Book Review By Heather Clisby
In Paul W. Heimel's book, "Eliot Ness: The Real Story", we explore the flesh and blood man behind the famous name. Because Ness has been practically sainted by "The Untouchables" phenomenon that began with his 1957 book of the same name, it's fascinating to explore Ness's history in reality.
One character aspect is made perfectly clear throughout the book, Ness liked to climb that career ladder. He was an ambitious rascal who was ravenous about chasing criminals, detested deskwork and usually neglected his wives, which is why he went through three of them.
Ness is best known for putting Al Capone out of business in Chicago during the nine-year-long Prohibition Era beginning in 1920. Naturally, this is the most interesting part of the book and Heimel does an admirable job of comparing actual events to the rampant hearsay that still adds to the Ness myth.
What most people don't realize is that Ness personally opposed the Volstead Act and was, in fact, a violator himself. Moreover, he faced a basic suicide mission in upholding a law that was widely unpopular with the average citizen.
The lifelong dream of Eliot Ness was to join the FBI but this was not to be, thanks mostly to the paranoid jealousy of Director J. Edgar Hoover, who considered Ness a dangerous and reckless vigilante. Heimel illustrates the irony in observing that, "Ness was the victim of his own success."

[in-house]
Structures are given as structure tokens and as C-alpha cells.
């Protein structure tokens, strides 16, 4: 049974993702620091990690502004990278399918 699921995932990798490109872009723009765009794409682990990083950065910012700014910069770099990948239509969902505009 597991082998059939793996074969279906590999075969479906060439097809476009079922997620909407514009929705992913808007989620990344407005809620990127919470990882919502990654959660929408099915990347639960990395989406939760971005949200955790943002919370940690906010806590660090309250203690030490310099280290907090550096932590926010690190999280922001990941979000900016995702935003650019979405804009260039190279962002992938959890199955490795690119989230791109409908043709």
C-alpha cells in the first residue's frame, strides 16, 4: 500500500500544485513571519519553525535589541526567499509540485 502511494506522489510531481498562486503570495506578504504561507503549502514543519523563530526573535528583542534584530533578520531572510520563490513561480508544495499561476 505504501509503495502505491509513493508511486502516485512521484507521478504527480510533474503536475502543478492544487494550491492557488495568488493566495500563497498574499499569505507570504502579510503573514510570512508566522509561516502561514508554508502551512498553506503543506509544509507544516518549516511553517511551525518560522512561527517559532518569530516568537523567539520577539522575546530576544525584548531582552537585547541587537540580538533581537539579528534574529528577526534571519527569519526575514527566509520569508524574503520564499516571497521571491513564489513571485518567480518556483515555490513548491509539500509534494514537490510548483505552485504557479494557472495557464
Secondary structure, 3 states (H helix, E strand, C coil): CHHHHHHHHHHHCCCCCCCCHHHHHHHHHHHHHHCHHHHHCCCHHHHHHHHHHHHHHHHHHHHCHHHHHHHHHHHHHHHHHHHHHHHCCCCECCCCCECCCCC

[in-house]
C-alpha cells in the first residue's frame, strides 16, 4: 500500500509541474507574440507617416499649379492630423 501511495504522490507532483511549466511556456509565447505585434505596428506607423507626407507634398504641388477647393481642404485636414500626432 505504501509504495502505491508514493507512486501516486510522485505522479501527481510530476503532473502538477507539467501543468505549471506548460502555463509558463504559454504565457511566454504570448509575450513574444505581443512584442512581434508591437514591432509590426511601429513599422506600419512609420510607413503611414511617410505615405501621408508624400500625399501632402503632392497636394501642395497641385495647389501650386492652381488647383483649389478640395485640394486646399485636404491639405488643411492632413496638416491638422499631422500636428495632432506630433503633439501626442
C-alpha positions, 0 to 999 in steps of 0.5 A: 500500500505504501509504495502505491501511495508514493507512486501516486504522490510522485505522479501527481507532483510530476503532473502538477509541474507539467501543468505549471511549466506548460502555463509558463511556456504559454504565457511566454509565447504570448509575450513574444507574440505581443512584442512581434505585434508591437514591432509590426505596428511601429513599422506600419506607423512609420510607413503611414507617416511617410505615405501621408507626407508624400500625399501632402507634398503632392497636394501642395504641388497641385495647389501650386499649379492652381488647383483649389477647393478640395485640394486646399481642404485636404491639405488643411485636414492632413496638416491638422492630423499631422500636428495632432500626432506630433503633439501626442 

Ness went on to become the Public Safety Director for the city of Cleveland. Though crime decreased 38 percent under his watchful eye, the unsolved case of the Mad Butcher serials killings dogged his tenure and made more than a few folks question his effectiveness as a lawman. Eventually, he made a bid for mayor of Cleveland but his political career never got off the ground following a drunk driving incident and a subsequent cover-up attempt.
These post-Capone factoids are interesting because failure never figured into the Eliot Ness mythology that has been created by the media through books, film and television. Ness has been drawn up bigger than life and is even said to be the inspiration for the comic strip "Dick Tracy." I think when Kevin Costner portrayed Ness in the 1987 film, "The Untouchables," that pretty much cinched the deal.
One of his closest friends, Bill Ayers, once spoke of Ness's strict moral code by saying, "They say every man has a price. Well, whatever his price was, it was so high that nobody could pay it."
© 1999 - Heather Clisby - Air Date: 12/9/98
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